There is no specific provision that sets out the liability of a creditor for the damage it has caused to the debtor by an interim measure. However, the general rule regarding responsibility for causing losses to third parties contained in Article 96 of the Italian Code of Civil Procedure may apply. Therefore, if the party that requested the seizure loses the merit phase of the proceedings and it turns out that it acted in bad faith or with gross negligence, it may be held responsible for all the damages caused to the counterparty. Moreover, a creditor may be held responsible for any damages caused to the debtor by the seizure if: (i) it is later found that the right for which the seizure was granted does not exist; and (ii) the creditor acted without the necessary diligence.

In addition to seizures and other interim measures having similar effect, within ordinary proceedings and at the request of a party, a judge can order the payment of sums or the delivery of assets before the end of the proceedings. Such order can be made when: (i) the sums are not disputed by the parties; (ii) the conditions required for a seizure referred to above are met; or (iii) at the end of the evidence phase the judge deems that the claimant's right to payment or the delivery of assets has been proven. The purpose of such orders is to enable enforceable decisions on certain matters to be made in a shorter time than the judge may need to reach a final decision. These orders allow the party to commence an enforcement procedure, in line with normal enforcement proceedings.

Last modified 19 Jul 2019

Ireland

Ireland

Prejudgment freezing orders are a form of interlocutory order which restrain a defendant from disposing of assets or property so as to frustrate an actual or anticipated court order. In Ireland these are also referred to as Mareva injunctions.

Freezing orders can restrain a defendant in respect of assets within Ireland and overseas (though local enforcement proceedings may be advisable to safeguard the effect of the order). It is important to note that an order will only restrain the defendant from dealing with the assets and does not give the plaintiff any right to them.

The court has discretion as to whether to grant a freezing order and will do so only if:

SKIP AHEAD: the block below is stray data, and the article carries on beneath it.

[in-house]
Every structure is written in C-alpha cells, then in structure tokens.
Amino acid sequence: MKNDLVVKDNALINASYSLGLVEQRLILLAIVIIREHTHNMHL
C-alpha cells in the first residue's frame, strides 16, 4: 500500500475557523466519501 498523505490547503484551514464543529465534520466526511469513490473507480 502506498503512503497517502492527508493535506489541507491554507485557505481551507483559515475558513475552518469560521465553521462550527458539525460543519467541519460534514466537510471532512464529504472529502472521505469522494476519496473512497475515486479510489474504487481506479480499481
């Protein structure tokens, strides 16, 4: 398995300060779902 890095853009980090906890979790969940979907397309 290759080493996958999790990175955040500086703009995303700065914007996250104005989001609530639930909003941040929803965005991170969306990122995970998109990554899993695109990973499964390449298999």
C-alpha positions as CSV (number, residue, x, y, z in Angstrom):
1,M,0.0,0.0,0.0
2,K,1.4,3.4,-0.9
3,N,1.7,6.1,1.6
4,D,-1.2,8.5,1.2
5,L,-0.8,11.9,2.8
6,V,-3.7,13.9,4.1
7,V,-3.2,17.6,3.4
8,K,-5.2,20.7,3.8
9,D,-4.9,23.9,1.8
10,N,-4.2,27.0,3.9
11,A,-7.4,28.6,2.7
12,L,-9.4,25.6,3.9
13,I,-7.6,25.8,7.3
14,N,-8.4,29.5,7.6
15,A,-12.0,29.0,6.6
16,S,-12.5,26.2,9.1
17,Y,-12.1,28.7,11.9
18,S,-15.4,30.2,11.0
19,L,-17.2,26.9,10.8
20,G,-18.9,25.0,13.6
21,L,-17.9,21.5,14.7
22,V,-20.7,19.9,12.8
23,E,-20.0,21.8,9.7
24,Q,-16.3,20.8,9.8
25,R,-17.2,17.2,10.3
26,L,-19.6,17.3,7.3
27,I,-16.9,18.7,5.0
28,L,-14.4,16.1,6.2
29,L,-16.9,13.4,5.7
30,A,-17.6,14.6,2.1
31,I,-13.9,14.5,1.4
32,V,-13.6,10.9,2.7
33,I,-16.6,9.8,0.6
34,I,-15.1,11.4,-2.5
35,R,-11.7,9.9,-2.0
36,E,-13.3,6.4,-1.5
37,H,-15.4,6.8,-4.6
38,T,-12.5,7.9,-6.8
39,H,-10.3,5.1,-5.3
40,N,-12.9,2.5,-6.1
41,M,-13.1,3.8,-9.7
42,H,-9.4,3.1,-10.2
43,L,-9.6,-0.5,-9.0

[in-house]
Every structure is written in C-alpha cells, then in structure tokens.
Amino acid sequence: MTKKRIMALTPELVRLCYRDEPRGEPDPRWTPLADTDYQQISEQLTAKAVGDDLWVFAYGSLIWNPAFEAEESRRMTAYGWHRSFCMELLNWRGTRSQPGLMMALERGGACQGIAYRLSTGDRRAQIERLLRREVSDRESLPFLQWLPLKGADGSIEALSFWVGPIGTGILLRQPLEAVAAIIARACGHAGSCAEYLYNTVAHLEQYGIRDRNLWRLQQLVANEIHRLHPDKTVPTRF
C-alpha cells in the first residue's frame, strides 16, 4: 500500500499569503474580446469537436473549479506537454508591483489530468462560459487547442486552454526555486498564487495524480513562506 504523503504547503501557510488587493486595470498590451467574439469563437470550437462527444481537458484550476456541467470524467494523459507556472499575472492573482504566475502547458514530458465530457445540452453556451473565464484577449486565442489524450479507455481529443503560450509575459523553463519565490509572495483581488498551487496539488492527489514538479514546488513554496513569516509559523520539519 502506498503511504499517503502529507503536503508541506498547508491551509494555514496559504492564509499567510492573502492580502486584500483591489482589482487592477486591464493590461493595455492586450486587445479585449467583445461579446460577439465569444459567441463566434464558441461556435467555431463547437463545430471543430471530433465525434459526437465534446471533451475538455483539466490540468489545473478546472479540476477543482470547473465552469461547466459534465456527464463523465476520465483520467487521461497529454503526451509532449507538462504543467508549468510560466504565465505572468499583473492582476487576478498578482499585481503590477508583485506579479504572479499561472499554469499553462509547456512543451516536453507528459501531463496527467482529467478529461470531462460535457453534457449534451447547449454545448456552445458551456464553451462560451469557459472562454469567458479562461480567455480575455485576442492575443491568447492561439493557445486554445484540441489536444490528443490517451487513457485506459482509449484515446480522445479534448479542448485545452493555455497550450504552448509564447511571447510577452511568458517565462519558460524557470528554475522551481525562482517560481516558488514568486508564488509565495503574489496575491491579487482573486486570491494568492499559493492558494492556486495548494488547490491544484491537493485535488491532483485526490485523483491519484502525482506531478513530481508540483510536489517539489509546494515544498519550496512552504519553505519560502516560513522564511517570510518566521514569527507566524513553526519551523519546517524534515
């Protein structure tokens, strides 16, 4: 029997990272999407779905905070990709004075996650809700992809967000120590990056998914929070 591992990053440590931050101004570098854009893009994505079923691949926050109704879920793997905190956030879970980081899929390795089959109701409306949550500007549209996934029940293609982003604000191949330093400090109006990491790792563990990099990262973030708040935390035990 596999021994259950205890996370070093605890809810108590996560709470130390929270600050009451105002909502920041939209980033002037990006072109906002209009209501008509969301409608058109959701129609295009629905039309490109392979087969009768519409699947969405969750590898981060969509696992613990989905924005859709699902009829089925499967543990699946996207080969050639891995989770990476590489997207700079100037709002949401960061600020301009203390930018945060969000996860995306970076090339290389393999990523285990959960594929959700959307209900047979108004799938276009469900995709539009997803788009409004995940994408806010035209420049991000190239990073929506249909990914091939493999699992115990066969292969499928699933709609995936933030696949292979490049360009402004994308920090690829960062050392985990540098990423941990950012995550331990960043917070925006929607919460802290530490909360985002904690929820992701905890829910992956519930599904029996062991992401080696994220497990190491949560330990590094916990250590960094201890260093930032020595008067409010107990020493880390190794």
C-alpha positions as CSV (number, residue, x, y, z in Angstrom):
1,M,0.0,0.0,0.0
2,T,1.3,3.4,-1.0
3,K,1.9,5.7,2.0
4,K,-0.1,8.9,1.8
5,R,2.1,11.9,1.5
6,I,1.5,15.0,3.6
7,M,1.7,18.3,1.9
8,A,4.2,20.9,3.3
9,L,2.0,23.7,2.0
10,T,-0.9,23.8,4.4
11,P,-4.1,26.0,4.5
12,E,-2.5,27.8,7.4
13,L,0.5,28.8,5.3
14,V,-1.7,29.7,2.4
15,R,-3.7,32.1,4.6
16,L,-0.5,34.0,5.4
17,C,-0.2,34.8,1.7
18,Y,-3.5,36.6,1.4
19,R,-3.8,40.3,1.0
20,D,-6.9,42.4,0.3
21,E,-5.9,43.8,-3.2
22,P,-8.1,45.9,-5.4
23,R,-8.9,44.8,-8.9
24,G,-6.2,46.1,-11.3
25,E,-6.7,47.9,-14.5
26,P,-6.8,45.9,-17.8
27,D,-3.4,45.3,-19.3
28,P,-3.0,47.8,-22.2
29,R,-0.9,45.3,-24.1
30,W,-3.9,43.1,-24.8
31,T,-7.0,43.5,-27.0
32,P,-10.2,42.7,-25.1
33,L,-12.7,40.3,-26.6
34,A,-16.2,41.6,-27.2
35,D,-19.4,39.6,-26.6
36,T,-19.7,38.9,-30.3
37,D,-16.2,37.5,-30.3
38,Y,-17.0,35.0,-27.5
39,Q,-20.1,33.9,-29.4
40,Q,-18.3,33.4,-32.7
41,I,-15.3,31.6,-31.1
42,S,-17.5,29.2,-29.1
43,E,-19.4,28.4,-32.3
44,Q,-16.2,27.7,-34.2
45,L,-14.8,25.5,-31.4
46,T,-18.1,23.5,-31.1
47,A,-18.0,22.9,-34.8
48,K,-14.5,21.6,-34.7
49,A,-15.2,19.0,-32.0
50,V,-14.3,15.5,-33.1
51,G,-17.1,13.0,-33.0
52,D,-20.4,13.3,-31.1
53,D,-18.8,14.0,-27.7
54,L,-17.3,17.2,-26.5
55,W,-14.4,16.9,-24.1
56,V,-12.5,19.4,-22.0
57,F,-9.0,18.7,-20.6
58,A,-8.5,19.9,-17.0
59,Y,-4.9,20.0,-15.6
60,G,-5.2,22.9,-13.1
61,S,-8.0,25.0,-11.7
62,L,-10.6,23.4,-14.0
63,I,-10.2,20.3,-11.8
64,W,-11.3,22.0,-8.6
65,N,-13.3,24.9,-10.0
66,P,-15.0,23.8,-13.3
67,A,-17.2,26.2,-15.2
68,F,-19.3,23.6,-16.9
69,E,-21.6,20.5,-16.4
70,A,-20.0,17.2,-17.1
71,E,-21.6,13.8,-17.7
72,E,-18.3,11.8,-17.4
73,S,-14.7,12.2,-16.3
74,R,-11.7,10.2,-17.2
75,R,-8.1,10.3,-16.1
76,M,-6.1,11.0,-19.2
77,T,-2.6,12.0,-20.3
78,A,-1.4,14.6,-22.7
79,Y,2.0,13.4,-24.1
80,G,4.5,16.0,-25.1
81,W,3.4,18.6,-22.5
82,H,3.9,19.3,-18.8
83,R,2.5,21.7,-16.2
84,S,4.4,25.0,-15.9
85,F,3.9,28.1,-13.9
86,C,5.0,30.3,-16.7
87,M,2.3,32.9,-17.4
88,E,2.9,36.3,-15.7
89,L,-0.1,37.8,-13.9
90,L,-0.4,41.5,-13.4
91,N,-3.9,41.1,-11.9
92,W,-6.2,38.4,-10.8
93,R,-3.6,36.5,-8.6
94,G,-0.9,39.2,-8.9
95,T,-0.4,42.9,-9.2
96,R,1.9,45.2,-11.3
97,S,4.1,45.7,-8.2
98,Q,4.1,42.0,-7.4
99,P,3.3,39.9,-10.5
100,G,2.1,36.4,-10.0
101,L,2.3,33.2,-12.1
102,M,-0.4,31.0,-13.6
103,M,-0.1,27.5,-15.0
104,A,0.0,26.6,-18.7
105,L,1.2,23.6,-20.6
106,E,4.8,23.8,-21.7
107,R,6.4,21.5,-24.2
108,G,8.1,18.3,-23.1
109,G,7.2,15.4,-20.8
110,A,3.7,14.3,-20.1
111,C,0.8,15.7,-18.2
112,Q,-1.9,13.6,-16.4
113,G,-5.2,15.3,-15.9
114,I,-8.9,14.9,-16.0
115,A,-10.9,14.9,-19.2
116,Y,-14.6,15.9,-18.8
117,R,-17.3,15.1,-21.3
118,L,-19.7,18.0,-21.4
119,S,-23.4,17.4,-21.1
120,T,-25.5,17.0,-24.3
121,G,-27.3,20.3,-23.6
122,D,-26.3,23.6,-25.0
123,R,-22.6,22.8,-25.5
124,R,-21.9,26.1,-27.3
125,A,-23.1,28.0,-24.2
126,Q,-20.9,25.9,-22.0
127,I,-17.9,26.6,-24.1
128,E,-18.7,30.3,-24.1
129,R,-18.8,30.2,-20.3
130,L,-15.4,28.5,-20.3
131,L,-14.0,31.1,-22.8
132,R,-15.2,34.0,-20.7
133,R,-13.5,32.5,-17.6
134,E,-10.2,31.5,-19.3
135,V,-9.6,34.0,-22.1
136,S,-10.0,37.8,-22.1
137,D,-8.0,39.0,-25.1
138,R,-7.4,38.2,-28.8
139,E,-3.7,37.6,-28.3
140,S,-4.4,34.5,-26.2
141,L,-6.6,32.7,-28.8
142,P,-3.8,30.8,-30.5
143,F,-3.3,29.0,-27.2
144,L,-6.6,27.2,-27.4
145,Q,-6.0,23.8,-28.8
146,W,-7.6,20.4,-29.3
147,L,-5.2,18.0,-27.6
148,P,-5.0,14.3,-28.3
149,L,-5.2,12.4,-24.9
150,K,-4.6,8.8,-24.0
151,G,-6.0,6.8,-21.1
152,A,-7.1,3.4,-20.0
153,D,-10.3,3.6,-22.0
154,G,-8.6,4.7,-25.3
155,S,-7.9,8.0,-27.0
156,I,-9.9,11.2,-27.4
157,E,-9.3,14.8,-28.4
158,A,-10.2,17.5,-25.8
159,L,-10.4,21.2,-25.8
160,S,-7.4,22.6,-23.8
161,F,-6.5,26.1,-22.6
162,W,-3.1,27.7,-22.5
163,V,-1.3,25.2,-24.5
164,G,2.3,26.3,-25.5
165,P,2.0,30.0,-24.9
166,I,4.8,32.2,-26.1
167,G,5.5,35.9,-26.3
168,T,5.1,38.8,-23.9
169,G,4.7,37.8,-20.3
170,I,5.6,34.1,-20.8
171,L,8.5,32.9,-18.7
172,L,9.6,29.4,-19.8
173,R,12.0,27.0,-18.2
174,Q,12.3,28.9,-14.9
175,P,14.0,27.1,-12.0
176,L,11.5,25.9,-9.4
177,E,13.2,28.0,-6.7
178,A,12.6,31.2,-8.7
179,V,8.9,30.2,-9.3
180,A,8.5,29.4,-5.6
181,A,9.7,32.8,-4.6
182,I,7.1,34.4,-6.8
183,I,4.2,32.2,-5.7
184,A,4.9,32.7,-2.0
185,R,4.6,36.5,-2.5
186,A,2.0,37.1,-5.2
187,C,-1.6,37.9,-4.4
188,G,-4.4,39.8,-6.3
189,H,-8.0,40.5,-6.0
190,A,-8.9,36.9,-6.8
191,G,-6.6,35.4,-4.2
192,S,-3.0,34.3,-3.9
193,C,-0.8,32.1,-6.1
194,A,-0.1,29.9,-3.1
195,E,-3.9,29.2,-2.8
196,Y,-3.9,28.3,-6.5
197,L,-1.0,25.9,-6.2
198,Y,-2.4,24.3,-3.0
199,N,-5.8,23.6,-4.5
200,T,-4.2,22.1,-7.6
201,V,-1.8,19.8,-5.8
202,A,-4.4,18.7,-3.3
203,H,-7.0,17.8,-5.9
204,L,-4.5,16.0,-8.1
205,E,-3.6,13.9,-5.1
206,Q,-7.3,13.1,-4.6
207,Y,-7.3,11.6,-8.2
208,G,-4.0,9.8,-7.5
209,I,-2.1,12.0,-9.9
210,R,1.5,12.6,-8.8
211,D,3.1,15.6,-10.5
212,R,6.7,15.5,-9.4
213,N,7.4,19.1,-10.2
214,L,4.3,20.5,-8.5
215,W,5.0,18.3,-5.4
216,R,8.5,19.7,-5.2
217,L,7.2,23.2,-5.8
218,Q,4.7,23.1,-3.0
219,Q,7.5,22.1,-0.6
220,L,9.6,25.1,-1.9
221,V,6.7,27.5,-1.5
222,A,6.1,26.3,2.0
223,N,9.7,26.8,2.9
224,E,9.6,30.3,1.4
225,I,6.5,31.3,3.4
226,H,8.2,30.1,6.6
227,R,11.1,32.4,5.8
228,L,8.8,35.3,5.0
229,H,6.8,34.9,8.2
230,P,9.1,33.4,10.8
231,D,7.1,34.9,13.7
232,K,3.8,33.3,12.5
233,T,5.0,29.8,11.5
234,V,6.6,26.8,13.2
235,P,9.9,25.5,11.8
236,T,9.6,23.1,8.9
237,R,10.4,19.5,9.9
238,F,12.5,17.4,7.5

• There is a substantive cause of action capable of being enforced against the other party;
  • The applicant has a good arguable case (and the burden of proof here lies solely with the applicant);
  • The applicant can establish that the respondent has assets and that there is a real risk that they will remove the assets or otherwise dispose of them in some way with the sole view that the applicant would not be able to recover what is due to them and that the court order (or anticipated order would be frustrated). There must be evidence of intention on the respondent’s part in this respect (and it is not enough to show that the assets are likely to be disposed of in the ordinary course of business);
  • The assets are capable of being frozen;
  • The balance of convenience lies in favour of granting the injunction.

The usual requirements for injunction applications will also apply (full and frank disclosure, undertaking as to damages etc).

Last modified 27 May 2021

Japan

Japan

As noted in Interim relief proceedings, plaintiffs wishing to secure assets may apply for the following types of provisional remedies by filing a petition at the district courts:

  • in respect of monetary claims, a provisional attachment order, which will freeze the debtor’s assets including immovable and movable assets, bank accounts, shares and monetary claims to third parties in order to secure collection of the monetary claim; or
  • in respect of non-monetary claims, a provisional disposition order to prevent a debtor from disposing of a property the subject of the dispute to any third party.

The procedure for these civil provisional remedies is generally ex parte.

The courts will only award these provisional remedies where the creditor can substantiate an underlying claim and demonstrate that there is an imminent risk that an eventual judgment would become impossible to enforce without provisional protection. It takes only a few days from the application being filed to the remedy being awarded. The provisional remedy is revocable by the court if: (i) the creditor does not file a substantive claim within the period stipulated in the court order made in response to the provisional remedy application (the minimum period which will be stipulated is two weeks); or (ii) a creditor’s claim is rejected in the final judgment by the courts. A creditor may be liable for damages suffered by an obligor as a result of the application of provisional remedies.

Civil execution is a procedure by which an obligee may compel an obligor’s payment of a debt by seizure and sale of the obligor’s property. For instance, if a debtor fails to make a monetary payment due under a contract, the creditor (based upon a claim that has been affirmed by a judgment or a judicial settlement) may be granted the right to seize the debtor’s property, sell it by auction, and distribute the proceeds in satisfaction of the claim.